According to the latest figures from the Nigerian National Petroleum Corporation Limited (NNPCL), the national oil company spent 94.77 per cent of its earnings on petrol subsidy payments in August.
The move, which obviously indicates a bleak economic prognosis, occurred on the same weekend that the Police Special Task Force on Petroleum and Illegal Bunkering (IGP-STFPIB) announced the seizure of 123 oil tankers used for crude oil theft.
That was after Bayelsa State Governor Senator Douye Diri, along with some leaders of the Ijaw National Congress (INC) and other stakeholders, announced that they had succeeded in calming frayed nerves caused by the federal government’s pipeline surveillance contract awarded to Government Ekpemupolo a.k.a Tompolo.
The information from the national oil company’s monthly presentation to the Federation Account Allocation Committee (FAAC) meeting at the weekend showed that NNPCL generated N553.99 billion in revenue from oil and gas operations in August 2022.
However, the monthly subsidy payment, or what the business refers to as under-recovery, was N525.71 billion. The national oil company’s earnings came mostly from Joint Ventures (JVs) and Production Sharing Contract (PSC) agreements.
NNPCL collected N527.13 billion from crude oil transactions under both agreements at an exchange rate of N403.87 per dollar, while it gained N15.03 billion from its gas operations under the agreements.
Apart from the oil and gas transactions, the corporation received N11.82 billion in miscellaneous transactions under JV and PSC. Similarly, NNPCL recorded an outflow of N26.81 billion to National Petroleum Investment Services (NAPIMS), the national oil firm’s upstream branch.
The PSC Frontier Exploration Fund (FEF) was transferred to an escrow account, and the national oil company’s PSC management fee also gulped N708.06 million each. Hitherto, the fund now paid for the controversial subsidy was remitted into the federation account, comprising the federal, state and local governments.
NNPCL continued its zero funding for the federation account in August, extending the national oil company’s prolonged non-remittance to the joint account to eight months. The development came against the backdrop of the company’s deduction of N525.71 billion as a value shortfall or subsidy for the importation of petrol in the month under review.
An analysis of the company’s monthly presentation to FAAC further showed that NNPCL had so far spent N2.565 trillion on the controversial subsidy this year. Information from the FAAC meeting revealed that the money available for distribution among the three tiers of government for the month slumped by N280.948 billion to N673.137 billion when compared to N954.085 shared in July.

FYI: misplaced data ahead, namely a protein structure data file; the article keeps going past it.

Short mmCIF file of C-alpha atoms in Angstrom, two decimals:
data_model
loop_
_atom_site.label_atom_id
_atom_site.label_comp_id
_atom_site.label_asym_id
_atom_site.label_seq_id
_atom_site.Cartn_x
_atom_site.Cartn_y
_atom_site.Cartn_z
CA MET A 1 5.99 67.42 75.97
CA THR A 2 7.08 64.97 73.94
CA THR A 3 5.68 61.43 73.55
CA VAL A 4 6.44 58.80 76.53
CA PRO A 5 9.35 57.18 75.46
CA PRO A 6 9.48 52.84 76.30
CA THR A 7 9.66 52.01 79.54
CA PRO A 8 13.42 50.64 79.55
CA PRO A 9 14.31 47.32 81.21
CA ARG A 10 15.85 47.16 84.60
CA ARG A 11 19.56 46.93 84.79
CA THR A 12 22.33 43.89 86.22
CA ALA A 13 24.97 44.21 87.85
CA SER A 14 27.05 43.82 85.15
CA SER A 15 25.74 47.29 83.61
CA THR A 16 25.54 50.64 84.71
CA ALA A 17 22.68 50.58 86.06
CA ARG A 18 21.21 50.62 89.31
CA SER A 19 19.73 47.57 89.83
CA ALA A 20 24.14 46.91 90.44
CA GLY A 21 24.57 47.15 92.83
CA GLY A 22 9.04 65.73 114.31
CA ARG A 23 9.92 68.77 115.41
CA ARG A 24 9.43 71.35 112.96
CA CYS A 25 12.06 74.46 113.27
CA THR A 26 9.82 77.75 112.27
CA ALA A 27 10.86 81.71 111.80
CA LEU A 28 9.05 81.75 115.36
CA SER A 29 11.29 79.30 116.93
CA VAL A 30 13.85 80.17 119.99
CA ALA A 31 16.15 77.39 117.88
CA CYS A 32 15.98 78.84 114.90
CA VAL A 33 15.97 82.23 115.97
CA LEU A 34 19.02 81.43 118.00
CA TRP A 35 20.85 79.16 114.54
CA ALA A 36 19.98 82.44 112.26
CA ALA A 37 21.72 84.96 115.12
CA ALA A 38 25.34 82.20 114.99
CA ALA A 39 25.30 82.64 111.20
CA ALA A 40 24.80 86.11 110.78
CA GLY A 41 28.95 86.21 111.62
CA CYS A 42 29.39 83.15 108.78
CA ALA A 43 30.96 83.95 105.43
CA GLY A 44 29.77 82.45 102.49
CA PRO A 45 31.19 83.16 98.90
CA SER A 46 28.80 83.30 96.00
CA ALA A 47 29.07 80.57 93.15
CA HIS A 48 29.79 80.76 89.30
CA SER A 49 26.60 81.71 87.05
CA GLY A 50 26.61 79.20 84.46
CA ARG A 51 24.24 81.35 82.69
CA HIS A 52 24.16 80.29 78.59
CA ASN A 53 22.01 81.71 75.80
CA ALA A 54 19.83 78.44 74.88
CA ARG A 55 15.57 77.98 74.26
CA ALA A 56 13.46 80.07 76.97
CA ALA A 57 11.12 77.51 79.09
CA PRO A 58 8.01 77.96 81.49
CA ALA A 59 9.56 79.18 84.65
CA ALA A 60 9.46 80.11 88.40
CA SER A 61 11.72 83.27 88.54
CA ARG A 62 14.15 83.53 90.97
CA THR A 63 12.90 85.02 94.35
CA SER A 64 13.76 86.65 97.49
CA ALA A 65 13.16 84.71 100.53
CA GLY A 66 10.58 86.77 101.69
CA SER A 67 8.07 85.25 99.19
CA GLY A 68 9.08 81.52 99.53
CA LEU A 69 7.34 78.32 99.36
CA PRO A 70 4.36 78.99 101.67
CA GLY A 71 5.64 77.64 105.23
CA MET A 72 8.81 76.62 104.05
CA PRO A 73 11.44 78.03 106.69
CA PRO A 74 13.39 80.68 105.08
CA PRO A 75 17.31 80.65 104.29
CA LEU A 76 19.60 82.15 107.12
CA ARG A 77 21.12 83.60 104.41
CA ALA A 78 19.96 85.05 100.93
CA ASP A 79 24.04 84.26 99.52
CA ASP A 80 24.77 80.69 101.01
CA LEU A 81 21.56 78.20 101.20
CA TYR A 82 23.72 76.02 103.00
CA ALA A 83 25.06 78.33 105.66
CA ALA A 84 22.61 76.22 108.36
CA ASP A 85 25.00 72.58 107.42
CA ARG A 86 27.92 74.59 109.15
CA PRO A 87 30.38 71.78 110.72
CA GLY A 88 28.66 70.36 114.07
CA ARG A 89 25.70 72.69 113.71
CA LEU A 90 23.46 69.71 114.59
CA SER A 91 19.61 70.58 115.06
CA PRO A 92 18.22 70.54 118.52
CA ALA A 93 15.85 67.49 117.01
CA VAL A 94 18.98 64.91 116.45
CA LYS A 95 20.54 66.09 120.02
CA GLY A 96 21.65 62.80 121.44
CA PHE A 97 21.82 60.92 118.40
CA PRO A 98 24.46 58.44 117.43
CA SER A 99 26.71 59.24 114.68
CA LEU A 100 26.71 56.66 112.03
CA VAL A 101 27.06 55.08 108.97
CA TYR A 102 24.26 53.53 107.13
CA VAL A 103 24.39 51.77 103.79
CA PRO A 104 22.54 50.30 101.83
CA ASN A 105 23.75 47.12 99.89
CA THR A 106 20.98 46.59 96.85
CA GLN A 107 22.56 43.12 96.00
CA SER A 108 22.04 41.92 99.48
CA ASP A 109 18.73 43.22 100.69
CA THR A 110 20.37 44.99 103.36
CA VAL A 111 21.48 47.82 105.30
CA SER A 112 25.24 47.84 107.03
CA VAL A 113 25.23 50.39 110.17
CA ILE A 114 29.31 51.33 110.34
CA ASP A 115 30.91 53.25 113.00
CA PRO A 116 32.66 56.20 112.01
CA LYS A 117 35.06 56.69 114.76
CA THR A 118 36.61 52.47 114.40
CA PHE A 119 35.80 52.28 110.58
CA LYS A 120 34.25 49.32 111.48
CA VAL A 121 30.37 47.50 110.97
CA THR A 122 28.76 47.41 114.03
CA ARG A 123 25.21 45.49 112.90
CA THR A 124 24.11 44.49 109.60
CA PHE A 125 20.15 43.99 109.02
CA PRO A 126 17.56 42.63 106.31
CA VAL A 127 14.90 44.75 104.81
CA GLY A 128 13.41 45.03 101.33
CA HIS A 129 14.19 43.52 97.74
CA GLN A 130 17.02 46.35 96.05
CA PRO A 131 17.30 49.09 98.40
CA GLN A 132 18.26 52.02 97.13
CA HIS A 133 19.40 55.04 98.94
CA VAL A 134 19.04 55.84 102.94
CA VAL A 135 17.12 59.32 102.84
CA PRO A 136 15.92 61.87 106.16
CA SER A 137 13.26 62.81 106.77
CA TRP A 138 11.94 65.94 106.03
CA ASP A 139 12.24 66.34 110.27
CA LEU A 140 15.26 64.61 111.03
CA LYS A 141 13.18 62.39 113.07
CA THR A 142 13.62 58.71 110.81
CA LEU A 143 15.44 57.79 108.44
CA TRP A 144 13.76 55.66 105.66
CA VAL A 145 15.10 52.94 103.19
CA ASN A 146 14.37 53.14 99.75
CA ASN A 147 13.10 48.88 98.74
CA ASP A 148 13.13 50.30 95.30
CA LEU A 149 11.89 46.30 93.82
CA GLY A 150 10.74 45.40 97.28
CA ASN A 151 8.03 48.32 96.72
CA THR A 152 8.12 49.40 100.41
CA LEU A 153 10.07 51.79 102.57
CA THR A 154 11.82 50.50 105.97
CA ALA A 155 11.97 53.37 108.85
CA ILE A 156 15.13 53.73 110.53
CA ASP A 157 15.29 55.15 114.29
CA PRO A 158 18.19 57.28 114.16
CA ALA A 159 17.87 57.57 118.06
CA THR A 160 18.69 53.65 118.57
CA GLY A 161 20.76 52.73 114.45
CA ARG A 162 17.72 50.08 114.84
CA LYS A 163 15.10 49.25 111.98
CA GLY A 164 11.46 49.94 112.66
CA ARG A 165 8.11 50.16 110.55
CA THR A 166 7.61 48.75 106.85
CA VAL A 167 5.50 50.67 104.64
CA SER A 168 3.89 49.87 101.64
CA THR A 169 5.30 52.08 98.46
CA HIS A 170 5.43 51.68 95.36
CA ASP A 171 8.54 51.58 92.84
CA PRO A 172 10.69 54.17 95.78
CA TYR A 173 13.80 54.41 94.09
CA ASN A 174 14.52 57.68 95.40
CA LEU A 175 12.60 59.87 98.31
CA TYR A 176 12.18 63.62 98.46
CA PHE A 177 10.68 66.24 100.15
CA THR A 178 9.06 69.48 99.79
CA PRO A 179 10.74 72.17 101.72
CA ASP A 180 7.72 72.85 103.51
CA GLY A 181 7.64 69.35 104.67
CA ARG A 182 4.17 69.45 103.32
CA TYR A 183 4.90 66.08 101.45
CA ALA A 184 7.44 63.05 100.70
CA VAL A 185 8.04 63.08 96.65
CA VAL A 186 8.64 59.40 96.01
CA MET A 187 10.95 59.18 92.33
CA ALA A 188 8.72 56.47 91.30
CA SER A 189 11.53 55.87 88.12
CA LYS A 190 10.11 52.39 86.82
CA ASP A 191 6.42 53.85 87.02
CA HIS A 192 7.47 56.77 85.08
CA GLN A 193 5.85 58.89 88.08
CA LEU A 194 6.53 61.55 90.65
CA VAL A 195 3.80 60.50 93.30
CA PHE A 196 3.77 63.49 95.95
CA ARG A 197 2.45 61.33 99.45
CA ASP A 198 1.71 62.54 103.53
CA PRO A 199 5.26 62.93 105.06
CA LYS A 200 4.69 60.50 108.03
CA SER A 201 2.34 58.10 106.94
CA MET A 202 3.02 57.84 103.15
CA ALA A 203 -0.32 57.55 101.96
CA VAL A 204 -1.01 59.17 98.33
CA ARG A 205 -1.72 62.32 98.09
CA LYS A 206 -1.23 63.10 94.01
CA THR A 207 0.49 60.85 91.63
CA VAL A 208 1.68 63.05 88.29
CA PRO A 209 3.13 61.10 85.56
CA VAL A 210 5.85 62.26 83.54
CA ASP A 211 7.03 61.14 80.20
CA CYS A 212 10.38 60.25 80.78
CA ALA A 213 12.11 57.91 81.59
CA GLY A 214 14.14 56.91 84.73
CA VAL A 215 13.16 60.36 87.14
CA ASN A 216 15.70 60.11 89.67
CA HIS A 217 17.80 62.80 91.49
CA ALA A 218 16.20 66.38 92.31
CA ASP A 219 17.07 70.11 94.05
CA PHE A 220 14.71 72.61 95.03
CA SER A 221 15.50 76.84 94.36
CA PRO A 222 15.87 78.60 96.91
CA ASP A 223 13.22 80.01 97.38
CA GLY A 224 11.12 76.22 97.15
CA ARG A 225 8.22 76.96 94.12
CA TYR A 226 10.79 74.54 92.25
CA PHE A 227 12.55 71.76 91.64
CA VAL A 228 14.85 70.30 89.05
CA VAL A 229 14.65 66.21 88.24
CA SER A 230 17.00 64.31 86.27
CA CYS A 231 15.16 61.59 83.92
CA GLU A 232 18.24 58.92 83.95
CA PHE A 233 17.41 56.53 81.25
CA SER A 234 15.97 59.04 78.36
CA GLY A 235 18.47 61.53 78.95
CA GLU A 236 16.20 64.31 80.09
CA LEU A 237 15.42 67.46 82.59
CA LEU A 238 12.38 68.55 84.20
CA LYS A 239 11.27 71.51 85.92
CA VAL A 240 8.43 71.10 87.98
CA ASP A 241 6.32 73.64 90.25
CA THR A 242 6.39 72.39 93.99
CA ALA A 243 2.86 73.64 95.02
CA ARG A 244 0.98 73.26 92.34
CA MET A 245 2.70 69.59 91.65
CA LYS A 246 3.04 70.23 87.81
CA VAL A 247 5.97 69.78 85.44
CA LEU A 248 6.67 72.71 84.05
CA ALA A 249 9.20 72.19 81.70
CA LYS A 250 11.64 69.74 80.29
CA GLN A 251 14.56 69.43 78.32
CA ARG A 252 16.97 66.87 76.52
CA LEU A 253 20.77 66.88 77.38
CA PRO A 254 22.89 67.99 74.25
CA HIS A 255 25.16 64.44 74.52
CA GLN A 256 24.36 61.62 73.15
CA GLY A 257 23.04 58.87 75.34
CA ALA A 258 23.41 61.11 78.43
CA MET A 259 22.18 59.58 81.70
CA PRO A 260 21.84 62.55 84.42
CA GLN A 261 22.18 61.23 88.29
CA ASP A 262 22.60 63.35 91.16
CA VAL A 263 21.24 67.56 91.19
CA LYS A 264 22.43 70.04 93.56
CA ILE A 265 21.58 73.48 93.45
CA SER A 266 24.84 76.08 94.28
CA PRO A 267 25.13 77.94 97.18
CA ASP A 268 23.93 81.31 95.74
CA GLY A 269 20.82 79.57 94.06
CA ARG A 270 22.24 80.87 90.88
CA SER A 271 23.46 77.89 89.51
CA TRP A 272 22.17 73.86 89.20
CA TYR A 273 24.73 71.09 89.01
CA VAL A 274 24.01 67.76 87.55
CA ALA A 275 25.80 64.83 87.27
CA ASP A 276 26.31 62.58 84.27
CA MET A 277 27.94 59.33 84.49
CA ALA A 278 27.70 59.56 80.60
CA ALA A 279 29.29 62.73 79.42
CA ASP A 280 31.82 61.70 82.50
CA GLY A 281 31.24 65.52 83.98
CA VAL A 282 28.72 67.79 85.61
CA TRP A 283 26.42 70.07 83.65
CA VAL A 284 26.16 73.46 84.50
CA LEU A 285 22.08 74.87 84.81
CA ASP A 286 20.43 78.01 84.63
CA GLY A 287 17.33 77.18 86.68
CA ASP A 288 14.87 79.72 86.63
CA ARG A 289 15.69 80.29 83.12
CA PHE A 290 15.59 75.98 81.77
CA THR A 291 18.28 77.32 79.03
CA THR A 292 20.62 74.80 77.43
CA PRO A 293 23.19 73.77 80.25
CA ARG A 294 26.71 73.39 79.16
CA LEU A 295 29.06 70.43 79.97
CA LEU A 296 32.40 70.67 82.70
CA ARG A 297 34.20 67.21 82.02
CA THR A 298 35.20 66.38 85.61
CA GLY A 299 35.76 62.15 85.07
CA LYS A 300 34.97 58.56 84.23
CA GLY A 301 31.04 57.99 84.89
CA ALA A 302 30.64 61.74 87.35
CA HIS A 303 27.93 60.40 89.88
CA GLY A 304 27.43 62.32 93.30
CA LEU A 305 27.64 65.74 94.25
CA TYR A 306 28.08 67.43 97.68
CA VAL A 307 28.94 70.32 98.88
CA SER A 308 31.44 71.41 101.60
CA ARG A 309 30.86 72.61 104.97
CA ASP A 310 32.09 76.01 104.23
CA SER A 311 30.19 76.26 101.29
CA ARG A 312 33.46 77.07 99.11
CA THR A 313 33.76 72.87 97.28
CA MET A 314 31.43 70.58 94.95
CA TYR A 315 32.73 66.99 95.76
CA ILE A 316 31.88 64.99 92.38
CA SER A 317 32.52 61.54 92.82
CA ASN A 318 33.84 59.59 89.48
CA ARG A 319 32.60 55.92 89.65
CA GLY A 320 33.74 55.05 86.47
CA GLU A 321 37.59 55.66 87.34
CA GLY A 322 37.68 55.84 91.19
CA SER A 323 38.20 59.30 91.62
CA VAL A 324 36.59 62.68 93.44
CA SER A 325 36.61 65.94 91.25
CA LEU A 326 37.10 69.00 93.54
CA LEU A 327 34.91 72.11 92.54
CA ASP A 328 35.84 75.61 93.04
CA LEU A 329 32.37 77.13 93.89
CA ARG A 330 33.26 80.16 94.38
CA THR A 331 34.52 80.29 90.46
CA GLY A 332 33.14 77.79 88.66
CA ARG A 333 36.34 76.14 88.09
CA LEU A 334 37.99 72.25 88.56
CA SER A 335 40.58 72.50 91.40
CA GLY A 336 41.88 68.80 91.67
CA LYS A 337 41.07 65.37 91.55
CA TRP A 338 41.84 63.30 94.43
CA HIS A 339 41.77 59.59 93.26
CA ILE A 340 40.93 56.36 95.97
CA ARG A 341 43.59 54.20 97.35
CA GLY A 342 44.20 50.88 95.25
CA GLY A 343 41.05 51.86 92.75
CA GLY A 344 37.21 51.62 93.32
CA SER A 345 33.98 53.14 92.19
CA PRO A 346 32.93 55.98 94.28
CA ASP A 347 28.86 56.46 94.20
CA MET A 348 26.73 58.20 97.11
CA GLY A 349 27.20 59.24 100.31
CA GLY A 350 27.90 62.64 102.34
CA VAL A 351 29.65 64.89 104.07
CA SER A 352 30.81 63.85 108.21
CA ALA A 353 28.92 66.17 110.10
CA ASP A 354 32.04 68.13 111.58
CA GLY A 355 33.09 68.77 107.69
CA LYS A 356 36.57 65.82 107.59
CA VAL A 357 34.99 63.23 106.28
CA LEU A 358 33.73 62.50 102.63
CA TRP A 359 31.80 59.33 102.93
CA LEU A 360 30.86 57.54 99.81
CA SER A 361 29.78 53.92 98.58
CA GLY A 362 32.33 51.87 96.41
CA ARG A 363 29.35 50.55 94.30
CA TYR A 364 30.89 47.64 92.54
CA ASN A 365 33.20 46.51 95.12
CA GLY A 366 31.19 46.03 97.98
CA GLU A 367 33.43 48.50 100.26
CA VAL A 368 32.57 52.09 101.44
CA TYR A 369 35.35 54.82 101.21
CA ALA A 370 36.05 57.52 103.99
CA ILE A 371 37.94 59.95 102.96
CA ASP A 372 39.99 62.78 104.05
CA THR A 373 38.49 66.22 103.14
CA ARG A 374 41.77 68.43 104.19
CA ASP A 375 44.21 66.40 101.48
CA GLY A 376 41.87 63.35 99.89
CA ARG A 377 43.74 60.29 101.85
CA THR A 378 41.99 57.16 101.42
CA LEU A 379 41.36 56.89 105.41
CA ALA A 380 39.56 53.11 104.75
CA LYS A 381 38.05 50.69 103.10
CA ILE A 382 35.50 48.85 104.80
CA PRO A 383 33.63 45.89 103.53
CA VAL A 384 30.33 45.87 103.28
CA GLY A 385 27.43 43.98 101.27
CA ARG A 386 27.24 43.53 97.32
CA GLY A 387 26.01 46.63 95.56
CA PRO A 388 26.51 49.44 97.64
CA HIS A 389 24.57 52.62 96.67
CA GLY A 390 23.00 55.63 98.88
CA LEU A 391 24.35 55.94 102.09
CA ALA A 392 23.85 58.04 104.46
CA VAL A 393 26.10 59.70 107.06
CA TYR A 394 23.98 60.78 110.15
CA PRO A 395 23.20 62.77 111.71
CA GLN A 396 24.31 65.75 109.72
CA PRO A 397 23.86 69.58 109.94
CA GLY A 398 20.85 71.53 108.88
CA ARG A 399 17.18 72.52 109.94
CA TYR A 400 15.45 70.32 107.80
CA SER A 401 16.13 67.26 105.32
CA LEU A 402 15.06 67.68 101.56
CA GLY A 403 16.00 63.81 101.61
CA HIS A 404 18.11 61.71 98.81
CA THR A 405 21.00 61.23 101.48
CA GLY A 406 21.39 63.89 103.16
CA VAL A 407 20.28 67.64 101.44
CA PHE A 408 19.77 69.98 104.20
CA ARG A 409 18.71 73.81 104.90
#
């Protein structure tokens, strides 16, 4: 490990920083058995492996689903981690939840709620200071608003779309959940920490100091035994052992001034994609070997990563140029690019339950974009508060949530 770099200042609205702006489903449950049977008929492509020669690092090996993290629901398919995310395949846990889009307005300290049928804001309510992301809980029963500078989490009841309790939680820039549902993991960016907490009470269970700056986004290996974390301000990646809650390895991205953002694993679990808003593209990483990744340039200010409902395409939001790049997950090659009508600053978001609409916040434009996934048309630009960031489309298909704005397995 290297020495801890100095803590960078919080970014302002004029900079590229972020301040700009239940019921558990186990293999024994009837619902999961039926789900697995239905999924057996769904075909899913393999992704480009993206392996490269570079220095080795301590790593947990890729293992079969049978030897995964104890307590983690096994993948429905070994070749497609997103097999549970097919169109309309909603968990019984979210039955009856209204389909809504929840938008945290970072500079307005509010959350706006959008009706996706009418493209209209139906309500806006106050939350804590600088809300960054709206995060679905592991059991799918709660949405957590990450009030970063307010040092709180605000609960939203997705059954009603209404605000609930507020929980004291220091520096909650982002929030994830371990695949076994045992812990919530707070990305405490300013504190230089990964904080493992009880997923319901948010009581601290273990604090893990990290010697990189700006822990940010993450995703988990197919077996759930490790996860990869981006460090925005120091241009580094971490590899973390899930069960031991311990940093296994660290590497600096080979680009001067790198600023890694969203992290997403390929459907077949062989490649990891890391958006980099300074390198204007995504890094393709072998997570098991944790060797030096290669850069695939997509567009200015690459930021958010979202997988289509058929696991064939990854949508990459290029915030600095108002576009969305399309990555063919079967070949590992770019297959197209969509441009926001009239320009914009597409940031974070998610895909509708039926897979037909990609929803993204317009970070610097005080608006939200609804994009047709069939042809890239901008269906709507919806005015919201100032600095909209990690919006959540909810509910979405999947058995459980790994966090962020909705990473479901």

Of the amount, the federal government received N259.641 billion; the states received N222.949 billion; while the local government councils received N164.247 billion. In July, the firm also deducted N448.7 billion for the purpose, a record high at the time, since the re-emergence of subsidy payment early last year.
It followed in a similar trend, which showed that in the first half of 2022, petrol subsidy claims surpassed oil and gas revenue by a whopping N210 billion, with NNPCL recording N2.39 trillion as gross revenues from oil and gas receipts, while subsidy claims amounted to N2.6 trillion.
The amount deducted in August was about $1.22 billion, according to figures submitted to the government by the state oil company. The ballooning costs of keeping petrol prices low in Africa’s most populous country are straining the budget and draining revenue from the NNPCL. Since this year, NNPCL has not remitted any money to the federal government due largely to subsidy costs as the daily supply of petrol rose to 71.8 million litres, up nearly 10 per cent from July.
In August, Nigeria produced its least crude oil in decades, just about 972, 000 barrels per day, further worsening the country’s foreign exchange supply crisis. Nigeria imports all its petrol because it does not refine a drop of the product in the country. All the refineries have been non-functional for years. The country operates a swap oil-for-petrol regime, which is largely seen as opaque. It has blamed its inability to meet its production allocation on massive oil theft, deteriorating upstream infrastructure, lack of upstream investment, as well as outright sabotage of its assets.